Gold production in China, the world’s second-largest market for the precious metal, surged nearly 12 percent year-on-year last year despite a slowdown in the domestic economy, state media reported.
Output rose to 403.1 tonnes last year, up 11.66 percent from 2011, Xinhua news agency said on Saturday, quoting figures from the Chinese Ministry of Industry and Information Technology.
China is the world’s second-largest consumer of gold after India. A global industry group, the World Gold Council, has put China’s consumer demand for gold at 776.1 tonnes last year, flat from 2011.
The council attributed the stable Chinese demand to a slowdown in the domestic economy and consolidation in gold prices which discouraged investors, according to its latest report released this month.
China’s economy — the world’s second-largest — grew at its slowest pace in 13 years last year, expanding 7.8 percent from the year before.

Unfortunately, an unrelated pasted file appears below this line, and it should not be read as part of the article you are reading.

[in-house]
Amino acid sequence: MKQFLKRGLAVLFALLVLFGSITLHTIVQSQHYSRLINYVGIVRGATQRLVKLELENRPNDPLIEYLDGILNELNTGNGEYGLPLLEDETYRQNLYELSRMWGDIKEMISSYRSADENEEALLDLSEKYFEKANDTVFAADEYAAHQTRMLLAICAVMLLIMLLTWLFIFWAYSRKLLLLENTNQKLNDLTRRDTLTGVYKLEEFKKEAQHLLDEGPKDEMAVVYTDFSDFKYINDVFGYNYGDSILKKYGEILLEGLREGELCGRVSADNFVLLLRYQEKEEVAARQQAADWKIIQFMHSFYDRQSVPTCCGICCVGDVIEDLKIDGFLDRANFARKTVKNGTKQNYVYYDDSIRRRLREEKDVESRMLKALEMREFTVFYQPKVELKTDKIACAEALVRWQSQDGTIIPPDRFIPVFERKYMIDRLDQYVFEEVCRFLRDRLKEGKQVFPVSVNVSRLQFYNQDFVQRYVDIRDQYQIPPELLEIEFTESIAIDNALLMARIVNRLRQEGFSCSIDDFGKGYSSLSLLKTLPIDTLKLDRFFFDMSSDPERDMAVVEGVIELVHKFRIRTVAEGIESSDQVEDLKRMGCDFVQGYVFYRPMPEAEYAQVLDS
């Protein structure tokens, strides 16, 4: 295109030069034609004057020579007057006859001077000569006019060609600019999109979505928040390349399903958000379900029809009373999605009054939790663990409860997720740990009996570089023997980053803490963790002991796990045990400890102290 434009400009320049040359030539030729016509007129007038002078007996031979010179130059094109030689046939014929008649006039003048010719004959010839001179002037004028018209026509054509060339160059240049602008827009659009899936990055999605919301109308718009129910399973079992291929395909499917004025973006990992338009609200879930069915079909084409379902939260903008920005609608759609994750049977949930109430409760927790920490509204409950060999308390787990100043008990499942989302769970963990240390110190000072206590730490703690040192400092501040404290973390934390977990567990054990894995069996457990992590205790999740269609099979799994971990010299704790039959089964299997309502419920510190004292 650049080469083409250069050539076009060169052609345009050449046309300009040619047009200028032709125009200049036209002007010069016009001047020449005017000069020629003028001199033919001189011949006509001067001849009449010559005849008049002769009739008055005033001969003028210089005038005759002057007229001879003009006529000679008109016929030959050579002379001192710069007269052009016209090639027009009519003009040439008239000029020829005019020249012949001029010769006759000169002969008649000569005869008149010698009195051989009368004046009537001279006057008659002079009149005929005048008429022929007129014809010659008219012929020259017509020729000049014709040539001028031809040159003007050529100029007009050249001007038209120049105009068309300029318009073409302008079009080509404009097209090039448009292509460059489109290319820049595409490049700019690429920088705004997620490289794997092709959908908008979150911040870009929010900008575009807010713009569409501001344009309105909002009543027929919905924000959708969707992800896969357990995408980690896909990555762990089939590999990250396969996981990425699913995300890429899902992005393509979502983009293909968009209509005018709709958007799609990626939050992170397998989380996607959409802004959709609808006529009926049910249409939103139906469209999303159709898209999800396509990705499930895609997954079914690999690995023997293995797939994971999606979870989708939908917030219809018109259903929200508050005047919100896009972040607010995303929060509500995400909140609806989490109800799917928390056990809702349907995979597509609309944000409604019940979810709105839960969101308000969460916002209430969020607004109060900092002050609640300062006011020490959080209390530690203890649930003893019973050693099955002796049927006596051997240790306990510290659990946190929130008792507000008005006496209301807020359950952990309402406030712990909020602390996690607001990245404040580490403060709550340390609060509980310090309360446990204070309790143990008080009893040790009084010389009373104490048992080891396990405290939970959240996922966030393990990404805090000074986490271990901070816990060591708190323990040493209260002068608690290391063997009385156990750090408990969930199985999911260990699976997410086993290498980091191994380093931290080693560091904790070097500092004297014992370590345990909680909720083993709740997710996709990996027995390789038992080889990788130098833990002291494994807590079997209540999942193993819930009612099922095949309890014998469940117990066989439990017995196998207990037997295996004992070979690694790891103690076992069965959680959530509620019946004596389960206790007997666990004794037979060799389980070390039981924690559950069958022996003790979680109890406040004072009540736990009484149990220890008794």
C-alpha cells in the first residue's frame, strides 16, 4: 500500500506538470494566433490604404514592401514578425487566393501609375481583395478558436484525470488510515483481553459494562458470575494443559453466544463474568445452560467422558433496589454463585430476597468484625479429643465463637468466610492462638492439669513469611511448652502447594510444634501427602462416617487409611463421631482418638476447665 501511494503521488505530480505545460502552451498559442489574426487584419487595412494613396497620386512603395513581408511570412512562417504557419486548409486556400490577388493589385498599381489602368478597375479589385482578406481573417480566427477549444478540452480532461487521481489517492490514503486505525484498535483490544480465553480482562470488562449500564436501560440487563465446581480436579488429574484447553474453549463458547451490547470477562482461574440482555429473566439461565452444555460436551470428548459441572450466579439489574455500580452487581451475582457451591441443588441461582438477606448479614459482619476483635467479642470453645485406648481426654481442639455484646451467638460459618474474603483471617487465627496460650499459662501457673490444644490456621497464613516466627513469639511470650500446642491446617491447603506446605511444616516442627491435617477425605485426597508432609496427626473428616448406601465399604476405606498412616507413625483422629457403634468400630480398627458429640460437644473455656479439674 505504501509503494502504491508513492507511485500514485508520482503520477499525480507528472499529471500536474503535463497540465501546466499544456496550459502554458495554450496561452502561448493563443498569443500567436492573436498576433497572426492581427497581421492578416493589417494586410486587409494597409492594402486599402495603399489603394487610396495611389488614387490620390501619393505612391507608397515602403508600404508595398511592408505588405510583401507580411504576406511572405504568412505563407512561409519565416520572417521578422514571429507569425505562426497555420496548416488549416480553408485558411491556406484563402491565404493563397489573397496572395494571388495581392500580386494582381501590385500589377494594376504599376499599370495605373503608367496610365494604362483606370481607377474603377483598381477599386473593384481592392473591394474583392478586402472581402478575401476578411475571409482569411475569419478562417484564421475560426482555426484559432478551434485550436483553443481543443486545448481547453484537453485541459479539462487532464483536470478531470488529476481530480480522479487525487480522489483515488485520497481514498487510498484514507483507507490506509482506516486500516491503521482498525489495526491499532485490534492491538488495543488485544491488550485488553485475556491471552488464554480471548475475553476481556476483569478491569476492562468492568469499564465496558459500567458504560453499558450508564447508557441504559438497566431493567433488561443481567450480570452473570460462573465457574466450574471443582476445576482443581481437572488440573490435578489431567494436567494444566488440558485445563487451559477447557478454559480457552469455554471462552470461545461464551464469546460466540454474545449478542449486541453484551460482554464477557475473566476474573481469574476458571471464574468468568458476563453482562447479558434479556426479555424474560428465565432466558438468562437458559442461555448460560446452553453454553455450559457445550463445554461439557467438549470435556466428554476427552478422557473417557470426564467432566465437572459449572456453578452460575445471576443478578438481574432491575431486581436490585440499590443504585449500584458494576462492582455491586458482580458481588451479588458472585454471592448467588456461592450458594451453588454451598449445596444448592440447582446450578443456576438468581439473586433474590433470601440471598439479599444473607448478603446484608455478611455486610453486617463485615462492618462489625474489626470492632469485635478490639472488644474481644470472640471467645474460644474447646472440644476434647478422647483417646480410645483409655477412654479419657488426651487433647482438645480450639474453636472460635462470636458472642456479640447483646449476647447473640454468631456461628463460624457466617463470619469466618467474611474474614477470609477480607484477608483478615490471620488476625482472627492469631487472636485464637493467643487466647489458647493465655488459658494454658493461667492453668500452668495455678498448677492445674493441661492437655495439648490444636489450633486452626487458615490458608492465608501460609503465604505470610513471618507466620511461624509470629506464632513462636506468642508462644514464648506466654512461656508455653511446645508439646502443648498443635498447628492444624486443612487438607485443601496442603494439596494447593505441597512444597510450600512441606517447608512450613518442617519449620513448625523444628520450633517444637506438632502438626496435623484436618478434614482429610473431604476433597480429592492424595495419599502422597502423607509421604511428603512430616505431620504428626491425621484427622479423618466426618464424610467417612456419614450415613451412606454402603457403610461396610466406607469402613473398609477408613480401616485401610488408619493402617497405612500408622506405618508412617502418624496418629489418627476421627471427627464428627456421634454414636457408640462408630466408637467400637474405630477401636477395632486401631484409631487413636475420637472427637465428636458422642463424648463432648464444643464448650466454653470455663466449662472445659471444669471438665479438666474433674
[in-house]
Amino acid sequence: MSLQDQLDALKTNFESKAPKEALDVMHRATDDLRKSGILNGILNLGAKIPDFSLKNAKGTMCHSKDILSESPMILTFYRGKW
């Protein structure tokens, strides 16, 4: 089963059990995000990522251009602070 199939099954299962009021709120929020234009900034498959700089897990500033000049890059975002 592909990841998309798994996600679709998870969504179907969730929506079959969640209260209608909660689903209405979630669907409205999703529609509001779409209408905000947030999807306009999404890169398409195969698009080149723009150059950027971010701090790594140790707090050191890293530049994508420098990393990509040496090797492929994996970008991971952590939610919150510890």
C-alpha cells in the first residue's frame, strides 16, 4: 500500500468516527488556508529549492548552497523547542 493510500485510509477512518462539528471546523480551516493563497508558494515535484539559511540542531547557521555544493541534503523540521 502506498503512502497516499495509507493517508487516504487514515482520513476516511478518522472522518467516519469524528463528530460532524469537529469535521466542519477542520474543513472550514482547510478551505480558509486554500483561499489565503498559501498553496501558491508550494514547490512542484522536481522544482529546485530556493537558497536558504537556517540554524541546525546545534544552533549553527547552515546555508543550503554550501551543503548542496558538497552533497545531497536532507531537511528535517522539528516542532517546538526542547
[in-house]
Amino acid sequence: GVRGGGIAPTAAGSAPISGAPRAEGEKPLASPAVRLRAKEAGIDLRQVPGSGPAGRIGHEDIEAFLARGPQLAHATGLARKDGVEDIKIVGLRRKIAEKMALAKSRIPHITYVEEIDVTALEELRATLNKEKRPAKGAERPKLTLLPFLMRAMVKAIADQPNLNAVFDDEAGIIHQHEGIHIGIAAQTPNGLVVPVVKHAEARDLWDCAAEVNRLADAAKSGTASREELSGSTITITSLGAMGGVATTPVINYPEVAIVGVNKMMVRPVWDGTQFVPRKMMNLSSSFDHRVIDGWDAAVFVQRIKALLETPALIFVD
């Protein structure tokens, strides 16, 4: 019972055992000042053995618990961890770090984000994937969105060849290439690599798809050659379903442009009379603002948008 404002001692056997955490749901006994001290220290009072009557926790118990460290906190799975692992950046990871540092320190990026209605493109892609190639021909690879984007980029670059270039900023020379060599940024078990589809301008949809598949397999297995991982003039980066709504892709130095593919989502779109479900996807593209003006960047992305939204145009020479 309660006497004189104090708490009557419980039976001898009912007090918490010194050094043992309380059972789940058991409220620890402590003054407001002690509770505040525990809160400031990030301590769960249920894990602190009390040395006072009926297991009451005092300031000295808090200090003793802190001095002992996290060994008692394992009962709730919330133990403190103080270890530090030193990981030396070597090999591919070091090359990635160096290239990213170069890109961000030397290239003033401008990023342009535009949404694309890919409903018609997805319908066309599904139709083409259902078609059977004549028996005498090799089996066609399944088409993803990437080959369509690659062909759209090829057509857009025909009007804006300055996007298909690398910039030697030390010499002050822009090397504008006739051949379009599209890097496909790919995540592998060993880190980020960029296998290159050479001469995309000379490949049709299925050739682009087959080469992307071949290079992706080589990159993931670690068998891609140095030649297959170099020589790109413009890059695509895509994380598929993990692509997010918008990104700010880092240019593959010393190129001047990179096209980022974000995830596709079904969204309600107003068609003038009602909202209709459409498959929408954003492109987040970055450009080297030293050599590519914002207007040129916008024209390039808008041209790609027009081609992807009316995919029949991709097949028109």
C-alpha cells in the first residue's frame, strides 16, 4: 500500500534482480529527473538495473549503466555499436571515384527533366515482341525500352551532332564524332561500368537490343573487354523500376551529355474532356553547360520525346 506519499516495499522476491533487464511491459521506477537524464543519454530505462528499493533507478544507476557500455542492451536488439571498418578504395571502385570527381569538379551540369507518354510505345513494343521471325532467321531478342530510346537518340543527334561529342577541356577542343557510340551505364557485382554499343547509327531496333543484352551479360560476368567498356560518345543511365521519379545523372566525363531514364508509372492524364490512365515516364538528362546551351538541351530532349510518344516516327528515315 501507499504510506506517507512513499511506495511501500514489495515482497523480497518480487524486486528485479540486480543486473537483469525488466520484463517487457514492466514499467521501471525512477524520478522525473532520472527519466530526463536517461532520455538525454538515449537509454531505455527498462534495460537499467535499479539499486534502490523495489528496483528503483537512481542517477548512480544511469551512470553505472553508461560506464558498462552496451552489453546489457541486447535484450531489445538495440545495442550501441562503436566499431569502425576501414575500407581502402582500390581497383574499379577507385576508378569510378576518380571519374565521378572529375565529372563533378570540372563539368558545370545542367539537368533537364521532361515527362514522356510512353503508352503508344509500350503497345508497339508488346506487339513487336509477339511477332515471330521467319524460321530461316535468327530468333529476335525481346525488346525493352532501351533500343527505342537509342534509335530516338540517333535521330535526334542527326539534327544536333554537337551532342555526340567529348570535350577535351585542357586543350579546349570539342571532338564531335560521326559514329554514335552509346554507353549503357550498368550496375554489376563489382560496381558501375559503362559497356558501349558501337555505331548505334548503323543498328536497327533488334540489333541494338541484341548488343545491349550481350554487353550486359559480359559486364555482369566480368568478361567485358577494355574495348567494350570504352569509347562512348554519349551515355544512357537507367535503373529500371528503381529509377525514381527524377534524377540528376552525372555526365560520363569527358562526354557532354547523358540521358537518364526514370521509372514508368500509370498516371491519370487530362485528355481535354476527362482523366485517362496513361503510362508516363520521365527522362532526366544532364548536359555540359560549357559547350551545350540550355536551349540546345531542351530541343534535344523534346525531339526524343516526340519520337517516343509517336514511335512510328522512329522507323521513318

However, the economy has been showing renewed vigor since late last year, with growth accelerating in the final three months of last year to 7.9 percent, snapping seven straight quarters of weakening expansion.
“The signs of economic improvement bode well for gold demand in China, although the indications are for a steady firming of demand rather than for strong growth,” the World Gold Council said.
China’s Ministry of Industry said domestic gold prices dropped in December last year as worries over the US “fiscal cliff” caused uncertainty.
US lawmakers clinched a last-gasp deal to avoid the fiscal cliff of tax hikes and spending cuts.
China’s gold producers recorded a combined 35 billion yuan (US$5.6 billion) in profits last year, up just 4 percent from 2011, the ministry said.